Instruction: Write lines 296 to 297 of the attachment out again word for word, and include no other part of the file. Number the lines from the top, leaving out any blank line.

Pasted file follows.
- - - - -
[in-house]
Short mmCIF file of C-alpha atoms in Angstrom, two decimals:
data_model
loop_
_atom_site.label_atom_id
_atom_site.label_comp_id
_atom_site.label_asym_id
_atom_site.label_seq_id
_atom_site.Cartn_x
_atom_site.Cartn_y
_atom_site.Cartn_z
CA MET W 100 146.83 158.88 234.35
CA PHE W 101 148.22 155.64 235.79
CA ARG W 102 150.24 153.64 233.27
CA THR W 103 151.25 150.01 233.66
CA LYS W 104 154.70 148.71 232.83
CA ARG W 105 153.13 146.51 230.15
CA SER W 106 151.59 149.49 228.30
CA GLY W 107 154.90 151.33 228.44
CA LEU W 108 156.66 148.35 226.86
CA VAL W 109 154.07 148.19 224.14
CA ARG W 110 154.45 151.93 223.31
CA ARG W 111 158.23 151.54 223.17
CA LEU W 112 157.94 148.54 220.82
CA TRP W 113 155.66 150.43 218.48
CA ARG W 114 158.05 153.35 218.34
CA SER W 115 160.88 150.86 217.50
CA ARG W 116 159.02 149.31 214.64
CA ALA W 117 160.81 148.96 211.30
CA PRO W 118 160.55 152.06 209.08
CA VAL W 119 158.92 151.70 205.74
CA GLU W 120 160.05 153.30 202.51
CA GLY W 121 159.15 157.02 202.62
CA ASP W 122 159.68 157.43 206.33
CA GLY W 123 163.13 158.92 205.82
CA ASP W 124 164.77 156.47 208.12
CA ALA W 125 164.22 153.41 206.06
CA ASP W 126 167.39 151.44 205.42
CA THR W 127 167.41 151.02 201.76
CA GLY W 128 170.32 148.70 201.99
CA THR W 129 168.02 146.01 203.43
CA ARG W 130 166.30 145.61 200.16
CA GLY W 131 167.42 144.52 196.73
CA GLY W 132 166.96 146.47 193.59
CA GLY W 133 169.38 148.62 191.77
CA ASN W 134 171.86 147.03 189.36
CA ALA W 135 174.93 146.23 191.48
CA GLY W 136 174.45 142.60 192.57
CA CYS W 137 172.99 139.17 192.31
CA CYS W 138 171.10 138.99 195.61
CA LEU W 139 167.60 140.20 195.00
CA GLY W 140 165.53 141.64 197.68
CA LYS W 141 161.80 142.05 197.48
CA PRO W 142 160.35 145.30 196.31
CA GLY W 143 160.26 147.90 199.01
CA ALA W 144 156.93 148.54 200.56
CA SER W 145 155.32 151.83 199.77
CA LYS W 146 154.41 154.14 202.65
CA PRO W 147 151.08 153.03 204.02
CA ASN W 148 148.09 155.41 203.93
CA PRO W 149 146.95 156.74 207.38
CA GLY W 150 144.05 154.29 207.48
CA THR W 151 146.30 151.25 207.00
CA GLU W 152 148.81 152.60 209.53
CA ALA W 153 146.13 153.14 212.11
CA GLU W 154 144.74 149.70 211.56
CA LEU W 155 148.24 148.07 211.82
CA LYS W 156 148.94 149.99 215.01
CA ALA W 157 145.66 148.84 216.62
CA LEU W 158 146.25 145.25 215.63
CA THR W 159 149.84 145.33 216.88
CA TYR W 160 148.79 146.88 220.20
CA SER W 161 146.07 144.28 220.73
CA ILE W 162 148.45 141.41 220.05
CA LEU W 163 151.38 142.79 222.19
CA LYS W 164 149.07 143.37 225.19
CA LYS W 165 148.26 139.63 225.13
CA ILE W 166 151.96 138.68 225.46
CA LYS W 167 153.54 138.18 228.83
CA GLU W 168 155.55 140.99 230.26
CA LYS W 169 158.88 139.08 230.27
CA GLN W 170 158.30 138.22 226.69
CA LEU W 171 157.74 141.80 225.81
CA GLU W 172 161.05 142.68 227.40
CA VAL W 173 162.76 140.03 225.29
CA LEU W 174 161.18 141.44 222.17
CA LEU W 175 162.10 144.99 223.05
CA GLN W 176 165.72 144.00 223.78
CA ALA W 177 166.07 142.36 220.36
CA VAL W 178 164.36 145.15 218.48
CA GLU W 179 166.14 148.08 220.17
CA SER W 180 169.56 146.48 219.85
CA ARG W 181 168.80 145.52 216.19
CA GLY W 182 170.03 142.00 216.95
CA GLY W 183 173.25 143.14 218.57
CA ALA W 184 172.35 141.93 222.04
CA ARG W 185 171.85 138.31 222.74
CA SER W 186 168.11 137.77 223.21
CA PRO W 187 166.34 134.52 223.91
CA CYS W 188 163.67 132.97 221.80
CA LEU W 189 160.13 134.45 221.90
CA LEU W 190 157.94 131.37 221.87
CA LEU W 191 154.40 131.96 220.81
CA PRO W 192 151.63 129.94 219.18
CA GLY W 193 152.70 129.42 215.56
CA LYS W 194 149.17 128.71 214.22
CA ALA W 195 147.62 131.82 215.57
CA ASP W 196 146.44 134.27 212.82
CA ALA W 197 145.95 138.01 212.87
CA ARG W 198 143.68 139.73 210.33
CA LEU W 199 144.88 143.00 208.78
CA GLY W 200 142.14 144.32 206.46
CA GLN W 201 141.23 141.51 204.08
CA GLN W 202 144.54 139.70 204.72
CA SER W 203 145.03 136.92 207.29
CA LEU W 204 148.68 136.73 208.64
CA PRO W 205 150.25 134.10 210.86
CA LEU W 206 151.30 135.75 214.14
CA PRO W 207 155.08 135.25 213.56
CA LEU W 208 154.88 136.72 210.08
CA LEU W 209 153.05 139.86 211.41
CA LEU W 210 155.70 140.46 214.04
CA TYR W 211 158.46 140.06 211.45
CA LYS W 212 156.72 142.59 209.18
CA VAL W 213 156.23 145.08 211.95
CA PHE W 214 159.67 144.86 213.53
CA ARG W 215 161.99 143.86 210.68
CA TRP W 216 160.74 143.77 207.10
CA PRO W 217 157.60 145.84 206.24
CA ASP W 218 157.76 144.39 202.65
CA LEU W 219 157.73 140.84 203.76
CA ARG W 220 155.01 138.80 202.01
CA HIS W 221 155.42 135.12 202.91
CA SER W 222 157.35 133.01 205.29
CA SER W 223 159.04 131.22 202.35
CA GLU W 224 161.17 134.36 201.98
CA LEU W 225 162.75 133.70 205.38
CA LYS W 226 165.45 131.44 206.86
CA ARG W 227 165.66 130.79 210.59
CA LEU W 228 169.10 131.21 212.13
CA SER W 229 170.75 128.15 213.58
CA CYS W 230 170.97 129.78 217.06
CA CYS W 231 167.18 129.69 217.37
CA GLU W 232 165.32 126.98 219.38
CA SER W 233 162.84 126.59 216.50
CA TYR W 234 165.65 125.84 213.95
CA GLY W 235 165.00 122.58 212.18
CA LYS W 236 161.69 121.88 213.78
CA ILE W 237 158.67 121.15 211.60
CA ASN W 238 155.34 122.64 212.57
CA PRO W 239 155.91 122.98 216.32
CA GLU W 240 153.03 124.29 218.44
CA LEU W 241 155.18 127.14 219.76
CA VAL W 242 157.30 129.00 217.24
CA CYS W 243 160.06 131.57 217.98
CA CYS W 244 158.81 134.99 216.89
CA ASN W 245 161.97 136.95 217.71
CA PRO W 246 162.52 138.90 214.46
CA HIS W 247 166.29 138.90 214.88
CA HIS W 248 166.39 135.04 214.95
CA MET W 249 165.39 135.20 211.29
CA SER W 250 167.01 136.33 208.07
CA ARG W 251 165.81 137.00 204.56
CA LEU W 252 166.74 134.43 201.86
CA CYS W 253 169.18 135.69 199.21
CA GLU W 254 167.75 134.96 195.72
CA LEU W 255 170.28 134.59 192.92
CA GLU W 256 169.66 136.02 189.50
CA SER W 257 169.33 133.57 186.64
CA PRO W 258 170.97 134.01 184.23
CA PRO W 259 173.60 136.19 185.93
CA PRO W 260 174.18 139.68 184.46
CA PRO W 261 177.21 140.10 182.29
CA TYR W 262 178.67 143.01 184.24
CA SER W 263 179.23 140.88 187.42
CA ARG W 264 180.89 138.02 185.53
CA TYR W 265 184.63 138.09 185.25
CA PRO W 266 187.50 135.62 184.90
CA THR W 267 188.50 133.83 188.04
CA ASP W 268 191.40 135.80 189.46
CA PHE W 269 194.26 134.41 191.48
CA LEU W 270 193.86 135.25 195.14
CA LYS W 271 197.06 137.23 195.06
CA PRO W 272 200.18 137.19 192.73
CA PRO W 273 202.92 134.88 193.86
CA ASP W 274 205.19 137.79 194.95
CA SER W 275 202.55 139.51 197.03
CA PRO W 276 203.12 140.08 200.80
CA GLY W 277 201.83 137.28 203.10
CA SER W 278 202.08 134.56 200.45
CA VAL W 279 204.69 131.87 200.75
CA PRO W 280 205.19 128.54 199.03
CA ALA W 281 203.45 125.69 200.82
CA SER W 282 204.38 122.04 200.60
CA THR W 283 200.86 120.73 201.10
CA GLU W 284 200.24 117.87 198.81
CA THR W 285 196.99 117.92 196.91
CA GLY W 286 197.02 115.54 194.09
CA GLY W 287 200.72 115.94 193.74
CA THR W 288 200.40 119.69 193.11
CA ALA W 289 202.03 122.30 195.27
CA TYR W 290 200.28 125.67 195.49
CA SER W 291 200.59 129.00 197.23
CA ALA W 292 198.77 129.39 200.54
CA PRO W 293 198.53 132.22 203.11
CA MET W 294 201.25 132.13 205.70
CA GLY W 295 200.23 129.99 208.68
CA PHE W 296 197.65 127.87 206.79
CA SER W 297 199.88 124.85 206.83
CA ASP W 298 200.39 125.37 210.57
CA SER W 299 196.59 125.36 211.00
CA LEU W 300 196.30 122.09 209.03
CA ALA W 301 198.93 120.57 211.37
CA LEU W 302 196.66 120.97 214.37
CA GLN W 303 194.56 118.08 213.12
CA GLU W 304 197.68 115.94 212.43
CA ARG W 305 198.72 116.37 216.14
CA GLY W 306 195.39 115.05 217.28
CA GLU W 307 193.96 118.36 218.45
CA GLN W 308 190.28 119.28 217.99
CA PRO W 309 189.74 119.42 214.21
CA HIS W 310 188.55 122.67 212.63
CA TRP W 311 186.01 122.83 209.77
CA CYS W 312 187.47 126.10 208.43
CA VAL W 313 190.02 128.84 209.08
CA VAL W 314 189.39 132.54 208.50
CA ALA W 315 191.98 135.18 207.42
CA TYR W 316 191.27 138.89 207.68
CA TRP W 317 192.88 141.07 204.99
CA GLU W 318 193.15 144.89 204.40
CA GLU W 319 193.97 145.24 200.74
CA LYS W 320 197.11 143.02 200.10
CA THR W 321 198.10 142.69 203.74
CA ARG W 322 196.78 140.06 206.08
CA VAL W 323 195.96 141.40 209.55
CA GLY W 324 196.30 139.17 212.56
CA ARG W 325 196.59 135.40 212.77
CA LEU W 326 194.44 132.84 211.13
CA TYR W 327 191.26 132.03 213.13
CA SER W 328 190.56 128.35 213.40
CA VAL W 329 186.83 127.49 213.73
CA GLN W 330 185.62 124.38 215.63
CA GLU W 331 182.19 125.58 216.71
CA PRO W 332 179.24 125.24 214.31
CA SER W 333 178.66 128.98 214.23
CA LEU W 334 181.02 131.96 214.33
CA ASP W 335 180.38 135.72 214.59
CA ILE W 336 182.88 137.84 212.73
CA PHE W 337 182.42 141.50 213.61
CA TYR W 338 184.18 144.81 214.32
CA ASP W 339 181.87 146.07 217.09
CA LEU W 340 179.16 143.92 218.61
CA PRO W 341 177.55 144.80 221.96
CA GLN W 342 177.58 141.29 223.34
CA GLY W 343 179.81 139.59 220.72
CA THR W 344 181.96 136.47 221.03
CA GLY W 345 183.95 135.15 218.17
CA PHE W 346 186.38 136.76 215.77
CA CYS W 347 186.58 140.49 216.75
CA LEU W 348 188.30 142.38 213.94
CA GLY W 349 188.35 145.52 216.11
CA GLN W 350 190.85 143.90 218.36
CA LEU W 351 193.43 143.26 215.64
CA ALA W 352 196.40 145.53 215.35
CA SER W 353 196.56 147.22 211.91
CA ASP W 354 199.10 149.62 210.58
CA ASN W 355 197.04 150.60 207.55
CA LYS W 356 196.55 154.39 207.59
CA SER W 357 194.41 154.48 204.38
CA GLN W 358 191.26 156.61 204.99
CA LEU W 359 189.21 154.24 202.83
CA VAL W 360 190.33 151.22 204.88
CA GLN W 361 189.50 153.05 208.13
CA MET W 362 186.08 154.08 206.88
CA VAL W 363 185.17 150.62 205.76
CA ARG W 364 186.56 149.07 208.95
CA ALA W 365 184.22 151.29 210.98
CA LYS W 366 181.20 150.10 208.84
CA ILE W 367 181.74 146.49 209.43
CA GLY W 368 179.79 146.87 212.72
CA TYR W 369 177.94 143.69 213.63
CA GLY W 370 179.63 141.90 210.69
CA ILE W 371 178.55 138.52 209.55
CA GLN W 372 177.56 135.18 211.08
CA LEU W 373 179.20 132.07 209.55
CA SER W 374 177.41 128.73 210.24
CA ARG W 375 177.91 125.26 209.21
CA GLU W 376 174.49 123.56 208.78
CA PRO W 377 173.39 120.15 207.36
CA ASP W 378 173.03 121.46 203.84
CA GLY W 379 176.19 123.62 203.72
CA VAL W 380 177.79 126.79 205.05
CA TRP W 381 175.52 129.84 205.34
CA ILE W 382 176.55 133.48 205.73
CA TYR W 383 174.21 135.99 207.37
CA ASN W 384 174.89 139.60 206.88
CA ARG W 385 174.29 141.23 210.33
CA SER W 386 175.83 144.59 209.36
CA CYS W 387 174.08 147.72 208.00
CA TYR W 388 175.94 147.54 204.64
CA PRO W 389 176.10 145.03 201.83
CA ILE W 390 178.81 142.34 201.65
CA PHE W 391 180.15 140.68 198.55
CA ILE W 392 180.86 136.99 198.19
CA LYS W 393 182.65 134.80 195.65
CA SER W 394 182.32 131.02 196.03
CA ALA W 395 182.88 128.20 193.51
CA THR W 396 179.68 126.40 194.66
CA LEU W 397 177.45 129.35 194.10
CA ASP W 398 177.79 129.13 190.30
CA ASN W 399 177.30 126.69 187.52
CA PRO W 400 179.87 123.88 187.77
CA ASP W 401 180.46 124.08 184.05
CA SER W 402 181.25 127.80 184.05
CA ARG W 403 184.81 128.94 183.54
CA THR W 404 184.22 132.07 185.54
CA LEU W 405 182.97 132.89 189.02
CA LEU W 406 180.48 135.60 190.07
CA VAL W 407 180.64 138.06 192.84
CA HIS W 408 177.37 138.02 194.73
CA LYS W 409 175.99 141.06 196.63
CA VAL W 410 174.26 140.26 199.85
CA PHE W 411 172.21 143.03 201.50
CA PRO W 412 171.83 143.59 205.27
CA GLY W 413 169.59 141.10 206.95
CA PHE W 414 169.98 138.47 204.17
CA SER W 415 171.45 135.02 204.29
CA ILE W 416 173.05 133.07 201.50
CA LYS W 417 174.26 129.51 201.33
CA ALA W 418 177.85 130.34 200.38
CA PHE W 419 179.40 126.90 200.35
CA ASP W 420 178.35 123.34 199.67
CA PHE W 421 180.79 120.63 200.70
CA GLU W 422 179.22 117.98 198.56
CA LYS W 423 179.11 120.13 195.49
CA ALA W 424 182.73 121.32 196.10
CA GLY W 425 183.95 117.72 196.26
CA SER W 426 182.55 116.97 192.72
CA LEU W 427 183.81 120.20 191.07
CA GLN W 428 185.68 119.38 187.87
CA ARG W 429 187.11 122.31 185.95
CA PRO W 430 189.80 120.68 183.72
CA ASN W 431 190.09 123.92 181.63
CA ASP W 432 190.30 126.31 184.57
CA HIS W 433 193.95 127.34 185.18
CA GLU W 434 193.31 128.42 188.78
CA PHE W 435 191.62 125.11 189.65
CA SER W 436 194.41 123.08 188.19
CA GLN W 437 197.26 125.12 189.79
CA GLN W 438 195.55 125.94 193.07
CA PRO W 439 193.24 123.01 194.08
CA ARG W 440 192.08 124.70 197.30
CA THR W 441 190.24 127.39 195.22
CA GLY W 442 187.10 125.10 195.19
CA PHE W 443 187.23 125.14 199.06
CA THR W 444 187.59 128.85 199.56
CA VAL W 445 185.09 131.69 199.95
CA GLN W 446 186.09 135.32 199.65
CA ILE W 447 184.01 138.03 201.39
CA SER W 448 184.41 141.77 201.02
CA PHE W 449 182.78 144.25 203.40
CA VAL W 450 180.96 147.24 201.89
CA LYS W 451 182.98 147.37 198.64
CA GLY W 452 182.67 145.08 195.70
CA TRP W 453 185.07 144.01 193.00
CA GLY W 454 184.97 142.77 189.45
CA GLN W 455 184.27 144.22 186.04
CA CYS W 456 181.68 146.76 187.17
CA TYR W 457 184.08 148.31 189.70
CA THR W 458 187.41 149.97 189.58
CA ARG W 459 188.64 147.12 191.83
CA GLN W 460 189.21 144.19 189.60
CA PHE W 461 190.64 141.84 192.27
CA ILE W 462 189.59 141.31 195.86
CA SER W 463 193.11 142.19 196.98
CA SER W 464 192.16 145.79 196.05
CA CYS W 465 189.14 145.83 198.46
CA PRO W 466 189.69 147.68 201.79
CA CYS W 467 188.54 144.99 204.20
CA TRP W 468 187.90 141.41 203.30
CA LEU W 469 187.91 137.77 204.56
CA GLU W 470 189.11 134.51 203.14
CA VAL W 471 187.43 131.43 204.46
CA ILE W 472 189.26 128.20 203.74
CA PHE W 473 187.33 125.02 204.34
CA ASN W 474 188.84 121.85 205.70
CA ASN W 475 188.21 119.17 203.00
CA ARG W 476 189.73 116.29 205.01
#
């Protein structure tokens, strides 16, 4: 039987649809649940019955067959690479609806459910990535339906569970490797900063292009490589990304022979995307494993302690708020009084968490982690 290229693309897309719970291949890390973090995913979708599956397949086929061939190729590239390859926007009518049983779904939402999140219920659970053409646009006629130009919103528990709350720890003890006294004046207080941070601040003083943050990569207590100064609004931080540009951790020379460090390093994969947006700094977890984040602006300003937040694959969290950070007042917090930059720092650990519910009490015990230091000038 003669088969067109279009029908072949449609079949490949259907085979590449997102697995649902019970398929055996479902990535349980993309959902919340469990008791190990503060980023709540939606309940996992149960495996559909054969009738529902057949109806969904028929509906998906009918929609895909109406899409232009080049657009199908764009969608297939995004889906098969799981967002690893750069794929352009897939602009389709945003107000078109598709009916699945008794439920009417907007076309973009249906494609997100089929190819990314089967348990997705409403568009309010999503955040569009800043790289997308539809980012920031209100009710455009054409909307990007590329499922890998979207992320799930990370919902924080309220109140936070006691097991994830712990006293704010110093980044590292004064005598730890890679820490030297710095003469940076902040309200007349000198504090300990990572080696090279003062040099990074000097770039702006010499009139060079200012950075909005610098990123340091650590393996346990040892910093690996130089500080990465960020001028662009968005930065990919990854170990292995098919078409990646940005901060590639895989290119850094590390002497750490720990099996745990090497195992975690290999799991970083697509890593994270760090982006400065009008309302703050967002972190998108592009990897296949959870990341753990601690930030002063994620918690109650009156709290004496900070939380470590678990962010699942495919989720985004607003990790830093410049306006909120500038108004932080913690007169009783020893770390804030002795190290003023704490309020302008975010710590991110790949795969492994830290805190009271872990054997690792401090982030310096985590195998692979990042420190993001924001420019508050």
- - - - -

CA ASN W 384 174.89 139.60 206.88
CA ARG W 385 174.29 141.23 210.33